It's an axiom that's as valid for doctors as it is for generals. In the war on prostate cancer, our side has just received some new intel. Scientists have identified and validated three distinct molecular subtypes of prostate cancer that correlate with distant metastasis-free survival and which will be extraordinarily useful in future research to determine how patients will respond to treatment. It was the largest study of its kind today to date.
Currently, doctors use a variety of tools when diagnosing prostate cancer, including prostate specific antigen level blood tests, digital rectal examinations, and tumor biopsies. By sub-typing tumor cells, doctors will be able to better individualize care and adapt their treatments to the actual biochemistry of each patient's specific ailment.
"Tumors that appear similar under a microscope can behave very differently, from a clinical standpoint," said Daniel E. Spratt, MD, lead author of the study and Chief of the Genitourinary Radiotherapy Program at the University of Michigan in Ann Arbor, Michigan. "One promise of genomic analyses is to elucidate subtypes of cancer based on the genetics of the tumor rather than merely how they look or what size they are."
The results of the study were presented at the American Society for Radiation Oncology 2016 Annual Meeting.
4,236 samples from nine separate groups of men treated with radical prostatectomy for localized prostate cancer were analyzed by Spratt and his team to develop the new profiles. After some pruning and parsing of the datasets, the researchers identified three molecular subtypes of prostate cancer that could be characterized through a profile of 100 distinct genes.
"We were surprised to find that prostate cancer subtyped into only three very distinct subtypes," said Dr. Spratt. "We knew that primary prostate cancer was a relatively quiet tumor, genomically, but similar cancers that are endocrine-driven, like breast cancer, have been shown to be able to be clustered into a finite number of subtypes."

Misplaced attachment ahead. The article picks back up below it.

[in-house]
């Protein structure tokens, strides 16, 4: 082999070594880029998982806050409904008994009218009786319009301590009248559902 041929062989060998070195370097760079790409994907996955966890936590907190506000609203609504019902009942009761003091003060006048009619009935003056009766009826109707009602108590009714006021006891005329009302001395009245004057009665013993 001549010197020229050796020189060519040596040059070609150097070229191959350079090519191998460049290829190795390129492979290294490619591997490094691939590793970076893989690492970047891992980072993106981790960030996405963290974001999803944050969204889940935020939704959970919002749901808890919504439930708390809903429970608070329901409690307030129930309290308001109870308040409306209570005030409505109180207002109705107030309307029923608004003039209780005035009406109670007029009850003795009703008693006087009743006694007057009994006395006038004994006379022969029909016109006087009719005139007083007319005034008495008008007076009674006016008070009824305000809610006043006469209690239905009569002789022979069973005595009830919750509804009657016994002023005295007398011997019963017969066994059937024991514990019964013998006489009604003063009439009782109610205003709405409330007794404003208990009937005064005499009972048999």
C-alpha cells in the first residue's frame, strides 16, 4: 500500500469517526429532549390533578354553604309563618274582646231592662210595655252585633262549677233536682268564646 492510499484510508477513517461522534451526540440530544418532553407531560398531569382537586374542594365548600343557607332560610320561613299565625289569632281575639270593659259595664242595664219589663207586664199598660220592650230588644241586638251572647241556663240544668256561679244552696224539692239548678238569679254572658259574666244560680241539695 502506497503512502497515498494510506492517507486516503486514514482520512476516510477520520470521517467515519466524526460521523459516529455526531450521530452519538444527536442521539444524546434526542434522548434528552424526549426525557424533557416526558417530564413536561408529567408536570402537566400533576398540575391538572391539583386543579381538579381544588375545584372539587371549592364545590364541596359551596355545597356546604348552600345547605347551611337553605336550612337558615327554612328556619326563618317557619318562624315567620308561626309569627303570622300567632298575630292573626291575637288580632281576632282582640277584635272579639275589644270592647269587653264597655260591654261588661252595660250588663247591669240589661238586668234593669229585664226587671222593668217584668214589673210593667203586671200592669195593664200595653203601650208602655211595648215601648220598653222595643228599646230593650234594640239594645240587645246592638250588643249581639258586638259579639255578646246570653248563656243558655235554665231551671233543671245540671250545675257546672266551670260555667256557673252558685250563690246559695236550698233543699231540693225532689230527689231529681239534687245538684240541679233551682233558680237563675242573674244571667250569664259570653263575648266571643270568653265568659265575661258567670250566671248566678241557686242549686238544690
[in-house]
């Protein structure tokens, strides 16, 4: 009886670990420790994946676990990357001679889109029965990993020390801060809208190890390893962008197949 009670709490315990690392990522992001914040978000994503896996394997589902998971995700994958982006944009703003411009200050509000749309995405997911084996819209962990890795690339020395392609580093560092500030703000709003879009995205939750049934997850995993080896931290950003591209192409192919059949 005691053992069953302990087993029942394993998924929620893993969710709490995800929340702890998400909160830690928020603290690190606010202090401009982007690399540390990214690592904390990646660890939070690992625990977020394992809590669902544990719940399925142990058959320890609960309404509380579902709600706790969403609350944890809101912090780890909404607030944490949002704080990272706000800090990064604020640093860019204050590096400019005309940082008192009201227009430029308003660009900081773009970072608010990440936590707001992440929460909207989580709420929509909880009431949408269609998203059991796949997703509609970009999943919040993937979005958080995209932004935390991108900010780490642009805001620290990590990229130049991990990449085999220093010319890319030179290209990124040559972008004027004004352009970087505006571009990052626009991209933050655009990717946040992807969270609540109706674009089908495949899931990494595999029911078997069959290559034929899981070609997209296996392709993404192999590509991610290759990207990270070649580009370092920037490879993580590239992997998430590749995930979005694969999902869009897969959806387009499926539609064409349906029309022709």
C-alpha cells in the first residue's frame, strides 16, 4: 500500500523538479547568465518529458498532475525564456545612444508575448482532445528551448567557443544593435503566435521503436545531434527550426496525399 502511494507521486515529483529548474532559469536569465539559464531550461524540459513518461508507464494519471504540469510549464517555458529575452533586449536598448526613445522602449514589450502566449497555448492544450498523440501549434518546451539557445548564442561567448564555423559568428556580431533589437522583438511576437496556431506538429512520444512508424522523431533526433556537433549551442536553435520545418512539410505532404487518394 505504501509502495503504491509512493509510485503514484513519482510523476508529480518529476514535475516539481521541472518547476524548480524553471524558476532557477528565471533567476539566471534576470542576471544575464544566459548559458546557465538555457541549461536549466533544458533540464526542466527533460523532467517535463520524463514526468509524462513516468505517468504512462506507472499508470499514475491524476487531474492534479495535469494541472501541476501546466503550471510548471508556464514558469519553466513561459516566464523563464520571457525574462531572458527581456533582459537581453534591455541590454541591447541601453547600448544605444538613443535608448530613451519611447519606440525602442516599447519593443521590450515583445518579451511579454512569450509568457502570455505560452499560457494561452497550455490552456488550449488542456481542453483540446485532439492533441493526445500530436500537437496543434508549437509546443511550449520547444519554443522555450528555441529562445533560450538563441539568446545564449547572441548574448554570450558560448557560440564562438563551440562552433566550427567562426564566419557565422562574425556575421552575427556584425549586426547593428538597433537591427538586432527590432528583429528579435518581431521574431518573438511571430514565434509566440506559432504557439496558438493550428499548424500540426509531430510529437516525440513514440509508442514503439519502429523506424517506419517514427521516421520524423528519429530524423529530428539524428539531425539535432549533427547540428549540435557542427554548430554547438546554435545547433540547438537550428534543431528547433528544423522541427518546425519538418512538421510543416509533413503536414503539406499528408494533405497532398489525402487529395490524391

The scientists validated the subtypes across six additional retrospective cohorts that represented a wide spectrum of RNA sequencing platforms and tissue storage methods. They also drew upon the data of two prospective cohorts comprising 2,610 patients.
"We have discovered and independently validated a highly stable 100-gene intrinsic molecular profile of prostate cancer that is both prognostic and predictive for radiation therapy," said Dr. Spratt. "We believe that these subtypes reflect truly distinctive underlying biology and that this work represents a significant advance in our understanding of prostate cancer biology. Moreover, our findings identify numerous genes and enriched biologically active pathways in prostate cancer that have been underappreciated to date but may be potential targets to improve cure rates in this disease by developing new targeted therapies."